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A well-documented “beauty is good” stereotype is expressed in the expectation that physically attractive people have more positive characteristics. Recent evidence has also found that unattractive faces are associated with negative character inferences. Is what is good (bad) also beautiful (ugly)? Whether this conflation of aesthetic and moral values is bidirectional is not known. This study tested the hypothesis that complementary “good is beautiful” and “bad is ugly” stereotypes bias aesthetic judgments. Using highly controlled face stimuli, this preregistered study examined whether moral character influences perceptions of attractiveness for different ages and sexes of faces. Compared to faces paired with nonmoral vignettes, those paired with prosocial vignettes were rated significantly more attractive, confident, and friendlier. The opposite pattern characterized faces paired with antisocial vignettes. A significant interaction between vignette type and the age of the face was detected for attractiveness. Moral transgressions affected attractiveness more negatively for younger than older faces. Sex-related differences were not detected. These results suggest information about moral character affects our judgments about facial attractiveness. Better (worse) people are considered more (less) attractive. These findings suggest that beliefs about moral goodness and physical beauty influence each other bidirectionally.
... However, perception of facial age is heavily influenced by factors such as ethnicity, socioeconomical background, gender, and age [24][25][26]. Interestingly, irrespective of advances in facial age, patients were found to have a positive effect in aesthetics postsurgery in the paper by Papoian et al. [27]. While this result seems to be counterintuitive, attractiveness is a subjective and convoluted entity [28]. ...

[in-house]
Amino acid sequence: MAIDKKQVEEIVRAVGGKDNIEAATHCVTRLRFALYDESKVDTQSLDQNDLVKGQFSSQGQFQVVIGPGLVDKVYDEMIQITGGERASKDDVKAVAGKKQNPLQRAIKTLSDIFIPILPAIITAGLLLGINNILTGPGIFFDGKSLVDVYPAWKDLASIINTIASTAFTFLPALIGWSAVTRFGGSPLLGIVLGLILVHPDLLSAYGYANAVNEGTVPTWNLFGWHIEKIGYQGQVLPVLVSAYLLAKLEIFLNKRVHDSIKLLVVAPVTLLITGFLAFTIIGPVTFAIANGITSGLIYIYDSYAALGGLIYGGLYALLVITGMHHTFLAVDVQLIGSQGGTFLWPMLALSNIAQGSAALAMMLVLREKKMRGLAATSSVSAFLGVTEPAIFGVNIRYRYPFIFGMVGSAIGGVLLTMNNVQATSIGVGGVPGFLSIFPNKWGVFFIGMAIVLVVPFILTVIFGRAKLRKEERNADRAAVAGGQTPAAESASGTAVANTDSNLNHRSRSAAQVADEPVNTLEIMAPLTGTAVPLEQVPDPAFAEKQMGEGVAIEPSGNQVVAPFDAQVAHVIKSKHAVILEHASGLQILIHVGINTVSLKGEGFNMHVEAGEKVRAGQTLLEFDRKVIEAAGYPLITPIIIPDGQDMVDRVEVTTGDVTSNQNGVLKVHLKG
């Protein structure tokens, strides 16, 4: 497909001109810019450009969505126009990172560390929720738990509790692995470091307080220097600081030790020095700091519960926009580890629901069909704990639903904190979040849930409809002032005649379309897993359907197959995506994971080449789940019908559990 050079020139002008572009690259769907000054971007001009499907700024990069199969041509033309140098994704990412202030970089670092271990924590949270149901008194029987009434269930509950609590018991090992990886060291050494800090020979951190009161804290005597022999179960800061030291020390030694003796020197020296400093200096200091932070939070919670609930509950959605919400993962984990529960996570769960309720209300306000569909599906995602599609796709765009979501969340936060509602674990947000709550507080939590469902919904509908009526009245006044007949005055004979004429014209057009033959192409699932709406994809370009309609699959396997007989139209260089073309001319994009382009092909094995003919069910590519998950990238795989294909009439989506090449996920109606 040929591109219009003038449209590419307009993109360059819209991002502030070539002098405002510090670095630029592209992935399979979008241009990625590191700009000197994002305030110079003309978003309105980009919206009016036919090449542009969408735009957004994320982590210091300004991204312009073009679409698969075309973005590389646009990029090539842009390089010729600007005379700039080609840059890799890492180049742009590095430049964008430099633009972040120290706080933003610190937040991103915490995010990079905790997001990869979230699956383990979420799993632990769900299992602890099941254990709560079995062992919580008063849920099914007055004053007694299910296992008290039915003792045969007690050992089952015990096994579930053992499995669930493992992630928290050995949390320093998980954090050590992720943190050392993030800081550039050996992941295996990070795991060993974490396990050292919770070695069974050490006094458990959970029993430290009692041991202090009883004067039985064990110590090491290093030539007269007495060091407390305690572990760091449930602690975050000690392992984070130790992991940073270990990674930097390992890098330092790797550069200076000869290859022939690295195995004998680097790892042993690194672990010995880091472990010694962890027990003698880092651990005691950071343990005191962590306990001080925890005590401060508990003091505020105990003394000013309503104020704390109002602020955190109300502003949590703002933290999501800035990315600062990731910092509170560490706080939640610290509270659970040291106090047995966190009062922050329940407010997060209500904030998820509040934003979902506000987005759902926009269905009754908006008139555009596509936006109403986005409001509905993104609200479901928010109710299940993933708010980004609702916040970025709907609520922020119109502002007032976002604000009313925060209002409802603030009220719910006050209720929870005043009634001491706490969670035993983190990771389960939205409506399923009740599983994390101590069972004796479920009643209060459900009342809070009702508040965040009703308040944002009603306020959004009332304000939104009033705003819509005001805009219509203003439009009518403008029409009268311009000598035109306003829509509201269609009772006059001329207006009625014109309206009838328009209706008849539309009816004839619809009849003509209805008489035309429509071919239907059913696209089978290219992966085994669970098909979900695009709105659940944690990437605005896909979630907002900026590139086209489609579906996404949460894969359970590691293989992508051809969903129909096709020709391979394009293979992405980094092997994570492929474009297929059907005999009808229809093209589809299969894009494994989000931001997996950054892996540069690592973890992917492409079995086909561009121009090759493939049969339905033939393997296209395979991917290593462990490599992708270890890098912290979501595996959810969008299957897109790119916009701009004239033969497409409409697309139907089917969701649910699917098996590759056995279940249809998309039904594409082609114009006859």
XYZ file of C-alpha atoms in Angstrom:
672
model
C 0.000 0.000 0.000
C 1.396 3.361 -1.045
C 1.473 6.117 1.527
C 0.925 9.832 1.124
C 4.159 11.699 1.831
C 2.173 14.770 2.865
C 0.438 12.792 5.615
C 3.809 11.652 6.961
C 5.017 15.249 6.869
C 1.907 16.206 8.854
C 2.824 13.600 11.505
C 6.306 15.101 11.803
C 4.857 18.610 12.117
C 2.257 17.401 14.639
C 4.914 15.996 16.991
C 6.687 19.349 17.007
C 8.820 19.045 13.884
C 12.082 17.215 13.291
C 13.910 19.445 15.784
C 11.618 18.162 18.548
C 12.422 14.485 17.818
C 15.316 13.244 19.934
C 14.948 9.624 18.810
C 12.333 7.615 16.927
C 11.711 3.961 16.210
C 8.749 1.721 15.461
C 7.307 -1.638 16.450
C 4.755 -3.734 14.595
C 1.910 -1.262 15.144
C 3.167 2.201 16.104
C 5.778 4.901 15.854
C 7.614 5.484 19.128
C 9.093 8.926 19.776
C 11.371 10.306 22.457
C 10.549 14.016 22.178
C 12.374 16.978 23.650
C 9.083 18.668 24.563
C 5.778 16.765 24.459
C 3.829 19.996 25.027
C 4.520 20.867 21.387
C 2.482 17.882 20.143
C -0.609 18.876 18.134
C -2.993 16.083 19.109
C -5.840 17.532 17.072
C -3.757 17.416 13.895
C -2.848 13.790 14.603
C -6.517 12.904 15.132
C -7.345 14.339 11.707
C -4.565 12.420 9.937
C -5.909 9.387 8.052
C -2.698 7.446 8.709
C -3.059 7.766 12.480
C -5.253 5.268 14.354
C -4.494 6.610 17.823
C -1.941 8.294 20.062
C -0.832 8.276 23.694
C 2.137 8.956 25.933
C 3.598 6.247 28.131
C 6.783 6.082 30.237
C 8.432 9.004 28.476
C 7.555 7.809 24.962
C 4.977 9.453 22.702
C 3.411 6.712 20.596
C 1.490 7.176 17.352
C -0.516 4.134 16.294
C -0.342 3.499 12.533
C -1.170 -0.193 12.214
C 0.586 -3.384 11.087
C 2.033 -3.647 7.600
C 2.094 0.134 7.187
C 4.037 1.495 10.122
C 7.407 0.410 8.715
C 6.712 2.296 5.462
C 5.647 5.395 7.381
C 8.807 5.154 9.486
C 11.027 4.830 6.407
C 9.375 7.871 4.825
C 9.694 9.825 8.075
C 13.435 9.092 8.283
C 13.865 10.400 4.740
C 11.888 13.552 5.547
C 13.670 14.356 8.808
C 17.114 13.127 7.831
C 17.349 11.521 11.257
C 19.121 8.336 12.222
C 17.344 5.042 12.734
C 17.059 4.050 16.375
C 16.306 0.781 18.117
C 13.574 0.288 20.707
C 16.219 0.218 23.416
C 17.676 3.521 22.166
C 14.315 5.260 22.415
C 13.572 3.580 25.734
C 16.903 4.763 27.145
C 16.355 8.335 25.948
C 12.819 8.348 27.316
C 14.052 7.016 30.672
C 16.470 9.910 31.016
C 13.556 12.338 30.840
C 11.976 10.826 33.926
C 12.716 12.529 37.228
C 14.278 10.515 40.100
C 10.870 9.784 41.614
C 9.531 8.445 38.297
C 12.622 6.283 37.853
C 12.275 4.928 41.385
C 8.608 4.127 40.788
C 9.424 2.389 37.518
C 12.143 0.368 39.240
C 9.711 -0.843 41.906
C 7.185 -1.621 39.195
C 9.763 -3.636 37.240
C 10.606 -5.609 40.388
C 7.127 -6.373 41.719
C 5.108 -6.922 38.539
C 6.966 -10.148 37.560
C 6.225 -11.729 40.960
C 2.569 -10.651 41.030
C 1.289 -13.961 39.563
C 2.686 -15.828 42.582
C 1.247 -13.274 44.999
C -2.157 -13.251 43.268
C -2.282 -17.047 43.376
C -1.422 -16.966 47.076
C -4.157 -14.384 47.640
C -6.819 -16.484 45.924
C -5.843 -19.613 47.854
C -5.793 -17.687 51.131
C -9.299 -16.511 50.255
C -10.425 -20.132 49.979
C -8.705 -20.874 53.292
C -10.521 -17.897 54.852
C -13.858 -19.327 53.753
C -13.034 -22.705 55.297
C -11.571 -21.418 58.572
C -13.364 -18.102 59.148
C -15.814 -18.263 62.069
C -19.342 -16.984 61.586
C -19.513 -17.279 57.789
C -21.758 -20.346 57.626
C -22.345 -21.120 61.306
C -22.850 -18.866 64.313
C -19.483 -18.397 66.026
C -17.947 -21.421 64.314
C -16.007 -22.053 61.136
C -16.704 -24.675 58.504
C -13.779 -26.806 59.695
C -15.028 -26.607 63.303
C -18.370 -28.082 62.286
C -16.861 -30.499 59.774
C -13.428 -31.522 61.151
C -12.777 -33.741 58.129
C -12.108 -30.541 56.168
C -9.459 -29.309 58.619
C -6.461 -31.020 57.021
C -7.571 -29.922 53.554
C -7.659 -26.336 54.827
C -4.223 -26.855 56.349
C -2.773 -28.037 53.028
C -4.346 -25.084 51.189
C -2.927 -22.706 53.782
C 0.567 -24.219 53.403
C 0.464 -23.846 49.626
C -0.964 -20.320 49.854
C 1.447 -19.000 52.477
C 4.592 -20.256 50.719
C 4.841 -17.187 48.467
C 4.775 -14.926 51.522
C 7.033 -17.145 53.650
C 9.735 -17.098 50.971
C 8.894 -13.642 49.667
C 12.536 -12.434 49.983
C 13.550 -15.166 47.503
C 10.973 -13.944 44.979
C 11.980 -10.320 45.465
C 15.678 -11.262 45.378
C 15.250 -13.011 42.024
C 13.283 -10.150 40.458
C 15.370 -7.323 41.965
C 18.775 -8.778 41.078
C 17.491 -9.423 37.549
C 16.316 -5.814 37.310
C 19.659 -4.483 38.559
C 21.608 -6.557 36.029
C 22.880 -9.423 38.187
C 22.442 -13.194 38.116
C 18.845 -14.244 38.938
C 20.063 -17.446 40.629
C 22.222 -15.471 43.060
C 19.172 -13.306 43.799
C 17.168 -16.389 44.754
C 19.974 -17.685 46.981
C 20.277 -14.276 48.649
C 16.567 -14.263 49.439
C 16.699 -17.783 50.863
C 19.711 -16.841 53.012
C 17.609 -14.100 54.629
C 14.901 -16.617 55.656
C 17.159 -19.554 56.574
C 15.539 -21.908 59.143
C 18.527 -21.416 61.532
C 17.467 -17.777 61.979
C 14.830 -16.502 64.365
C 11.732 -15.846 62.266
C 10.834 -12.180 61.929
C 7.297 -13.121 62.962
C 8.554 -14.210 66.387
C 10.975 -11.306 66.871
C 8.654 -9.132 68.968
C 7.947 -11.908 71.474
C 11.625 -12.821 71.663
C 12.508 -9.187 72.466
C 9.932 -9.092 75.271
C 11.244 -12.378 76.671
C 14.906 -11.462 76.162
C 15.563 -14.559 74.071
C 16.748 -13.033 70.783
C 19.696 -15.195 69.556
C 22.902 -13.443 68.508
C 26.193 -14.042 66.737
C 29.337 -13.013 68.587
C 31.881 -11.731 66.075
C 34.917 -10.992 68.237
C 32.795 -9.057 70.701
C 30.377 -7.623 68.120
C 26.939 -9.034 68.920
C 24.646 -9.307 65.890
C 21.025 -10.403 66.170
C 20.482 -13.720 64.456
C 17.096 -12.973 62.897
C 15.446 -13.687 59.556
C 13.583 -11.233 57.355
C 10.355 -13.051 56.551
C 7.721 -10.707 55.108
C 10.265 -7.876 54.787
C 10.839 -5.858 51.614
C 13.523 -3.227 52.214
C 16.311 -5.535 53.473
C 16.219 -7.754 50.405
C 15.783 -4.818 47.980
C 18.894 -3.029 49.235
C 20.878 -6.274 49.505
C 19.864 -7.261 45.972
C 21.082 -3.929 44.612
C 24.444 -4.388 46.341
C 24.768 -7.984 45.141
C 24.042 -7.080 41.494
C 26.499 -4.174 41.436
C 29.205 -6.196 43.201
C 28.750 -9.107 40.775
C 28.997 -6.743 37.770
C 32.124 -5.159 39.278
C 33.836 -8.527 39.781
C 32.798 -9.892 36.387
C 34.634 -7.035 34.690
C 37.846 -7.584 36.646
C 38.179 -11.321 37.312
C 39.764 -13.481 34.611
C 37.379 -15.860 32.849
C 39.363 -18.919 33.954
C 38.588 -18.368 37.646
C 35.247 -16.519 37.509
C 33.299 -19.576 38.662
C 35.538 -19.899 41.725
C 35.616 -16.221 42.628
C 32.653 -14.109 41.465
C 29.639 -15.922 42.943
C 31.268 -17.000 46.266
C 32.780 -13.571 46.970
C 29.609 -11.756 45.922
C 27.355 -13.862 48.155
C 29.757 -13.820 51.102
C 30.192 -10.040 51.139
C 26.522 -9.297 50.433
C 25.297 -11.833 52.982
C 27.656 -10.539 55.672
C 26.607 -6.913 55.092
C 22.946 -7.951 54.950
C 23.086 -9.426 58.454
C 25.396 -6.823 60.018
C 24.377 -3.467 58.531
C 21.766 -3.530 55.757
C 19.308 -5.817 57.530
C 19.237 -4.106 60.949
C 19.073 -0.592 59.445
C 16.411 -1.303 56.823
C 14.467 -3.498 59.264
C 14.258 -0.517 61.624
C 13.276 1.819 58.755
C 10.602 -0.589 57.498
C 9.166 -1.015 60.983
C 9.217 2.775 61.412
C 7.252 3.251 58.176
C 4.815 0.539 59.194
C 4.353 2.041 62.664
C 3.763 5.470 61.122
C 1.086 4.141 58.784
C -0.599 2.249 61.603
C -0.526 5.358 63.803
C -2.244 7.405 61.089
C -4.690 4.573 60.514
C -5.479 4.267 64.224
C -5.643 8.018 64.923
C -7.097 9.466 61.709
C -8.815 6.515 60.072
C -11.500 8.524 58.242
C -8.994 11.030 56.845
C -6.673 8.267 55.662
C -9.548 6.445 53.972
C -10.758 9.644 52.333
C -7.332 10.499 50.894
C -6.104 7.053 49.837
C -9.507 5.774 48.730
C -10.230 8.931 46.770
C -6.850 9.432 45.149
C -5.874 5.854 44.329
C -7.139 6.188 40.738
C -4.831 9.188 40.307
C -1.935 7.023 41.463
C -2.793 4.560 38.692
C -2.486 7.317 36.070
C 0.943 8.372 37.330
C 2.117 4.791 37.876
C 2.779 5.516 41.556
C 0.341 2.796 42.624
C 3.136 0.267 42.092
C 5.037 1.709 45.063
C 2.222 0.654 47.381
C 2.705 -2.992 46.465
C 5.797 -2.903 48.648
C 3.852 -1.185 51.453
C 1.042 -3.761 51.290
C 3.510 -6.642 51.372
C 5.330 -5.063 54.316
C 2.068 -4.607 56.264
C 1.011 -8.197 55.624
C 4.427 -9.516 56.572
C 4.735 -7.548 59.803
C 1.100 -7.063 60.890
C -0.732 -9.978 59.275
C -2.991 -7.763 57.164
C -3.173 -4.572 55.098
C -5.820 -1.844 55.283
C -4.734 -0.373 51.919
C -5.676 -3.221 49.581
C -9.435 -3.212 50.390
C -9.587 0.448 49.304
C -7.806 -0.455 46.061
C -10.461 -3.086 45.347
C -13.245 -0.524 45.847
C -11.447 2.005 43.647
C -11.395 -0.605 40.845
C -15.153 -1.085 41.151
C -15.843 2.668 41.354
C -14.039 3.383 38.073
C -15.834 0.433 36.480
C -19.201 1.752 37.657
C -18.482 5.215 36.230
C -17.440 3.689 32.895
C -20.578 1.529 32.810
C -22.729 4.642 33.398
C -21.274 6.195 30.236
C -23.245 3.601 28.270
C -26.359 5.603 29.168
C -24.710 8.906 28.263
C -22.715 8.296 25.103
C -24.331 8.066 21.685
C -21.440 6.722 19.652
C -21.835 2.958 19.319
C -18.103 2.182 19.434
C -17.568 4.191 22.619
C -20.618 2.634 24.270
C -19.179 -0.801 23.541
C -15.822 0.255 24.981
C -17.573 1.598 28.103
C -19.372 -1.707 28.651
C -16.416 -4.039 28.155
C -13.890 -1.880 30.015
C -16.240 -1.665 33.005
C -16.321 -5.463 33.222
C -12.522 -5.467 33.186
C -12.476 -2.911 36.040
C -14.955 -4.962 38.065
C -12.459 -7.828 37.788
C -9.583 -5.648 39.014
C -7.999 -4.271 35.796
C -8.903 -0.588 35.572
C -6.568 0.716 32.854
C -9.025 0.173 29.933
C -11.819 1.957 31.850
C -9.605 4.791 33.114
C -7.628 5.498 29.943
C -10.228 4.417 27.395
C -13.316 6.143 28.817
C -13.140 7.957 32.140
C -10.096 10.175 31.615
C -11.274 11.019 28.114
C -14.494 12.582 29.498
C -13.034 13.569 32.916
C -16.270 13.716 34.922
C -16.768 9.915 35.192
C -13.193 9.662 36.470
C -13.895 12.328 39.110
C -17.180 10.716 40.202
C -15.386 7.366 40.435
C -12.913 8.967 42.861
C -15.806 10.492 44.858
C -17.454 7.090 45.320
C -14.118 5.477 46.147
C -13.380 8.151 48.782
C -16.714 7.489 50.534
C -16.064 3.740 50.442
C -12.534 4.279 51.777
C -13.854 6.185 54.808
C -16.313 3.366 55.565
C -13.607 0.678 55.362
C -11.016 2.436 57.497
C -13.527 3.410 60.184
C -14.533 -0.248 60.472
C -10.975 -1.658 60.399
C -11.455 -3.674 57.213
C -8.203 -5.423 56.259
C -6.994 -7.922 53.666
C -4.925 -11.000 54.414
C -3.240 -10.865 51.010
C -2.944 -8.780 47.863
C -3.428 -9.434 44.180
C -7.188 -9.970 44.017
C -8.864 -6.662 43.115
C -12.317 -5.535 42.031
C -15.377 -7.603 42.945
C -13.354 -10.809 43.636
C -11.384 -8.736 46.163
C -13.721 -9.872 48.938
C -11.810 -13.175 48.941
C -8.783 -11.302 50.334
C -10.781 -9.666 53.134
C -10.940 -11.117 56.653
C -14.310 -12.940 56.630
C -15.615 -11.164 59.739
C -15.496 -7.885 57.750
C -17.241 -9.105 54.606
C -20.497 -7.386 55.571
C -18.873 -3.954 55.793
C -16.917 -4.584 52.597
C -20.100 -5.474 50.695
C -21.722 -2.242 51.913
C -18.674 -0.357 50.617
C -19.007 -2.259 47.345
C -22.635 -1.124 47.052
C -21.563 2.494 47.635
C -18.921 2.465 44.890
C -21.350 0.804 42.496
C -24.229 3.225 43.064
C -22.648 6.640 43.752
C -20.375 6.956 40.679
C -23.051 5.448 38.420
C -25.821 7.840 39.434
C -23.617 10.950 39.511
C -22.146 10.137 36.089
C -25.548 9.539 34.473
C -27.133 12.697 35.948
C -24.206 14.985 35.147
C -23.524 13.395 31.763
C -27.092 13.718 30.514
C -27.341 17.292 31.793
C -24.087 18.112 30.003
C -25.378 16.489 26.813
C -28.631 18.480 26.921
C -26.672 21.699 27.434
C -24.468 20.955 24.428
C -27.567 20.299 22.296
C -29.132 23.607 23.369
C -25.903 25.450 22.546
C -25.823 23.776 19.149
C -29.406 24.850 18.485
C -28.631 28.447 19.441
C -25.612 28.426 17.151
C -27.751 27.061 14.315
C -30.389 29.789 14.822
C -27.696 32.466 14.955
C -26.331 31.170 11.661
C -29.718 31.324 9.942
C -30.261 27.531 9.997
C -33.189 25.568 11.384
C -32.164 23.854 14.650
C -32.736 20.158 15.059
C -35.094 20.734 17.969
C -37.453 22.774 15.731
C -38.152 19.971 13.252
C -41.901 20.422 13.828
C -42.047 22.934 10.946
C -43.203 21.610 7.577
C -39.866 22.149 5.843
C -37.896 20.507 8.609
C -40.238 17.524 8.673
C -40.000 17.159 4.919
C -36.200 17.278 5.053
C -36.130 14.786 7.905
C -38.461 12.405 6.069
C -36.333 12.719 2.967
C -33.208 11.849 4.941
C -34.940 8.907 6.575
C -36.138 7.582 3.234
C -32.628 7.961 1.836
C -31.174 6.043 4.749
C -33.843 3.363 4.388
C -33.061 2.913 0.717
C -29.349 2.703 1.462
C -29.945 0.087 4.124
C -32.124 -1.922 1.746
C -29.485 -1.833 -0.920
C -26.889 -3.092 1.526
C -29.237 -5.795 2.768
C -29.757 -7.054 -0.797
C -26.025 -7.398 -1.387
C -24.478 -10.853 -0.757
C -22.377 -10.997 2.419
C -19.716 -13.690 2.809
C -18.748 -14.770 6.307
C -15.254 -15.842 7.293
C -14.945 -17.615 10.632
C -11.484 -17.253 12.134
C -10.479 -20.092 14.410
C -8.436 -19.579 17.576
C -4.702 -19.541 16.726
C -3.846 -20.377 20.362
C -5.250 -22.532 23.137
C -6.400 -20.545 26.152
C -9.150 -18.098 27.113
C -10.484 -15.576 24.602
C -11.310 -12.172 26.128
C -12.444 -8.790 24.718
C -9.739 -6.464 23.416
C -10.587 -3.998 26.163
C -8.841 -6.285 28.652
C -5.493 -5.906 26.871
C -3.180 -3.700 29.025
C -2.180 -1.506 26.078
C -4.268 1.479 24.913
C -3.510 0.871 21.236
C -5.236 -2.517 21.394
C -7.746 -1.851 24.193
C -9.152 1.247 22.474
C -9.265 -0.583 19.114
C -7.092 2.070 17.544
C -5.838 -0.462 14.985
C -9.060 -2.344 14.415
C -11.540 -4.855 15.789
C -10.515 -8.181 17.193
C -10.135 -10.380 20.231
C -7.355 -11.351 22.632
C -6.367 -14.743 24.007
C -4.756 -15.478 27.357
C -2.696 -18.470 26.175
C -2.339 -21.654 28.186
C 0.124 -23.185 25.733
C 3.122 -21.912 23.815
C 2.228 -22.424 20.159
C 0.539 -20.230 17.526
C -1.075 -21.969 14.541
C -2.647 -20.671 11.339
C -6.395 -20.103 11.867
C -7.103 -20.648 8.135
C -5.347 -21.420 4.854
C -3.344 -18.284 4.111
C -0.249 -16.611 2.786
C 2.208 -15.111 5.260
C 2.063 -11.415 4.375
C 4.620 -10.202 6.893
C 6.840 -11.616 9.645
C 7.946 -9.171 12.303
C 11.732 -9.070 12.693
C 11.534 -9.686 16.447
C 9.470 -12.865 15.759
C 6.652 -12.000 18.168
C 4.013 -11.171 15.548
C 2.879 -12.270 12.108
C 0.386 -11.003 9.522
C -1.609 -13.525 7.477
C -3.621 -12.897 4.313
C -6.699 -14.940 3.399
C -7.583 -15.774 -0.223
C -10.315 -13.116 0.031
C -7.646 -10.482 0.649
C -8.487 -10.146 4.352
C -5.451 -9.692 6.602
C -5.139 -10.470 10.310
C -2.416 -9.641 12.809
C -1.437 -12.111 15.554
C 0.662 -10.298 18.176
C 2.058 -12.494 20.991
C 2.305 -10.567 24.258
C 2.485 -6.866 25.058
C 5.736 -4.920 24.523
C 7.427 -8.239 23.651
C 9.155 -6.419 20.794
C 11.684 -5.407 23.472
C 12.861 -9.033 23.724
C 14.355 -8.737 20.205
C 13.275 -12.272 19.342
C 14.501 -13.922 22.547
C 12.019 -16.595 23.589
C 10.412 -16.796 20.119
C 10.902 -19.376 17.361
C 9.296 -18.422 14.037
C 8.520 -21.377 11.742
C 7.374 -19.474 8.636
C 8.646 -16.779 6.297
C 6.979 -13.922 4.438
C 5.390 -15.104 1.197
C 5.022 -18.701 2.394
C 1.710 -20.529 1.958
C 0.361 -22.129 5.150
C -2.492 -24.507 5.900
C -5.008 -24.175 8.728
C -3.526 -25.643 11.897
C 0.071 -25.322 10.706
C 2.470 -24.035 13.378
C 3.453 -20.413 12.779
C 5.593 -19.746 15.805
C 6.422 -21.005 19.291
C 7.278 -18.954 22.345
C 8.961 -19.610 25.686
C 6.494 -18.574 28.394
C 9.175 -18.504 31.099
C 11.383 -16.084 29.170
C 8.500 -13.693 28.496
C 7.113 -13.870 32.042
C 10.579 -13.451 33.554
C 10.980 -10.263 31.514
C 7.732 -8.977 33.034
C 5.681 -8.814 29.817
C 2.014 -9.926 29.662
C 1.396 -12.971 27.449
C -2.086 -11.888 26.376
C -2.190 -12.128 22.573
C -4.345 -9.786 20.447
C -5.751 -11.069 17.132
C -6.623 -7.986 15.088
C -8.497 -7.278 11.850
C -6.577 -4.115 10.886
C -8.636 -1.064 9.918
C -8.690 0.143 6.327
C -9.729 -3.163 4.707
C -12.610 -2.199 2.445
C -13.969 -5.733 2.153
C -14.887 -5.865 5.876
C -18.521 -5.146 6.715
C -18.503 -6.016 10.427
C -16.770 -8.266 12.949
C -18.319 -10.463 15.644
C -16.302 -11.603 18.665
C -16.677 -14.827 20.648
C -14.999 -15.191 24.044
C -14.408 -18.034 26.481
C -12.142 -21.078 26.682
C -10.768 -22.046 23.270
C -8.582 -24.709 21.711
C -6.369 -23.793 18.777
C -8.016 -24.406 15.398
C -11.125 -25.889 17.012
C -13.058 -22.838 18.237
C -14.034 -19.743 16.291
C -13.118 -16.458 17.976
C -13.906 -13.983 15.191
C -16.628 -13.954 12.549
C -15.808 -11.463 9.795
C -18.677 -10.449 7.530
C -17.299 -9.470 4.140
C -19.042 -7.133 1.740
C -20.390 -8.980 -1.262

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... Women are afraid of experiencing the process of aging because they believe that a wrinkled face will make them become less attractive. Age has a big impact on facial attractiveness (He et al., 2021). They believe that younger faces are more appealing than older faces. ...
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... In reflecting on the experiment, it also is important to note that although the two avatars are supposed to differ only based on their age, it is possible that the older avatar was deemed less physically attractive compared with the younger avatar. This difference, however, reflects differences in attitudes towards younger and older people's attractiveness in general (He et al., 2021). Another limitation of the study concerns using a randomized procedure, which relied on a single time point to measure the immediate effects of the intervention. ...
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... We present an overview of our findings across Studies 2 to 4 in Figure 1. In Study 2, we built on work regarding age stereotypes, suggesting that younger people are stereotypically seen as more attractive and more sporty (e.g., He et al., 2021;Mussweiler, 2006). ...